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Carcinogens everywhere!

Now turn those antibodies away from your environment with your strong immunity. Every girl and boy should receive HPV vaccine shots with 6 months apart in-between the age of 9 TO 15. However, the WHO recommends it before 13. For best protection of teens and adults, they should take the shots before they’re 15, say before they start dating.


Yes, vaccinated women will still need regular cervical cancer screening because the vaccine protects against most but not all HPV types that cause cervical cancer.

Side effects of the vaccination
Turning the other side of the coin the temporary changes that may or may not involve the following effects.

Redness, swelling or bruising at the site of the injection.





Mild pain in the arms, hands, fingers, legs, feet, or toes.

Mild muscle and joint pain.


Should one get the vaccine shots if they aren’t sexually active?

On the contrary if the girl of age or below 15 has to become sexually active at some point in her life. It is now recommended that both girls and boys receive the HPV vaccine.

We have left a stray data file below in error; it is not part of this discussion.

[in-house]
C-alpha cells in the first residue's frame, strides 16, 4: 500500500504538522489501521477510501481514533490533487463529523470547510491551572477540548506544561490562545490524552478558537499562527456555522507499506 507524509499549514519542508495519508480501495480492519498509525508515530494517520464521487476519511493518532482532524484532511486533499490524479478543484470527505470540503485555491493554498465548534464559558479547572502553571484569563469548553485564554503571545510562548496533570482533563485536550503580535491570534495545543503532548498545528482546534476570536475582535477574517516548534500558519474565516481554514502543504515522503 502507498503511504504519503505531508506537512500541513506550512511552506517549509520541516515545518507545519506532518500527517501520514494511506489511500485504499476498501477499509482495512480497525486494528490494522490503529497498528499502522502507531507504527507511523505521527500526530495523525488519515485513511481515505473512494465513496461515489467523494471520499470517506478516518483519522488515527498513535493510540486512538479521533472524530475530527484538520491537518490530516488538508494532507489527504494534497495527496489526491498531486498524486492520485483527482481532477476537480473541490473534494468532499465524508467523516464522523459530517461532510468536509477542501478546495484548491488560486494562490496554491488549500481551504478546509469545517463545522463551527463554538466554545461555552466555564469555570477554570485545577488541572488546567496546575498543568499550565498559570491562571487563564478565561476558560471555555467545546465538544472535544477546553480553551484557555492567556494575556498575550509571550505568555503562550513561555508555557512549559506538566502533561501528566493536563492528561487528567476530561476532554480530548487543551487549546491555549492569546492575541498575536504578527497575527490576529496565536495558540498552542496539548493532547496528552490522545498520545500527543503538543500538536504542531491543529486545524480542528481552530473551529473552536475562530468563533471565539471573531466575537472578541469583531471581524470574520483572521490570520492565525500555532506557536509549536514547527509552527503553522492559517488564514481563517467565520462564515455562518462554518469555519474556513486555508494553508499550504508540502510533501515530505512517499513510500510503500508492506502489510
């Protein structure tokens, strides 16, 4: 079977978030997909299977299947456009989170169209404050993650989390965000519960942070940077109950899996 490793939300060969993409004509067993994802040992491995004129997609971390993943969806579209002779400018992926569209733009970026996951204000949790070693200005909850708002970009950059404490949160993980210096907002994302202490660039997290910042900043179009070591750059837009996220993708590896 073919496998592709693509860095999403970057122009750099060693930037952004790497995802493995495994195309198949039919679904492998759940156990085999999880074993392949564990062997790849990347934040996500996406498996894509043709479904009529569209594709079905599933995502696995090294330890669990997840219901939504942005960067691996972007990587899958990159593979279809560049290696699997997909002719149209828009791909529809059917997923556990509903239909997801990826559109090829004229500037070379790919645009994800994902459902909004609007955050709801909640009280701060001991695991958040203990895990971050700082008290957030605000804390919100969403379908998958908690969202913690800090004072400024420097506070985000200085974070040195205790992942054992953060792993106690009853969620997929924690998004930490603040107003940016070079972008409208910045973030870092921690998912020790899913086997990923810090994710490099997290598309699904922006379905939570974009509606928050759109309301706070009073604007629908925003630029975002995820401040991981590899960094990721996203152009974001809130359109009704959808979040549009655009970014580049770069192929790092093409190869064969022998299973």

The vaccine not only prevents the viruses pertaining to the HPV-related cancers but will help to protect both guys and girls from genital warts.

Decades ago there was no protection during sexual activity and this opened gates for many transmitted diseases and further infections. Yet, since last 12 years, a vaccine that could prevent sexually transmitted diseases is available in the market.
It is called human Papillomavirus. However, it was approved only for people from age 9 to 26. New research led the agency to expand the age range to 45.

Very words from World Health Organization (WHO)

“The new guidance highlights the importance of addressing gender discrimination and other inequities in relation to a range of other social factors (such as wealth, class, education, religion and ethnicity), in the design of health policies and programmes.

“Unless we address gender inequality and ensure women’s right to health, the number of women dying from cervical cancer will continue to rise,” says Dr Marleen Temmerman, Director of WHO’s Department of Reproductive Health and Research.”

WHO has initiatives to spread the awareness of cervix cancer, not only about the viruses and vaccines.

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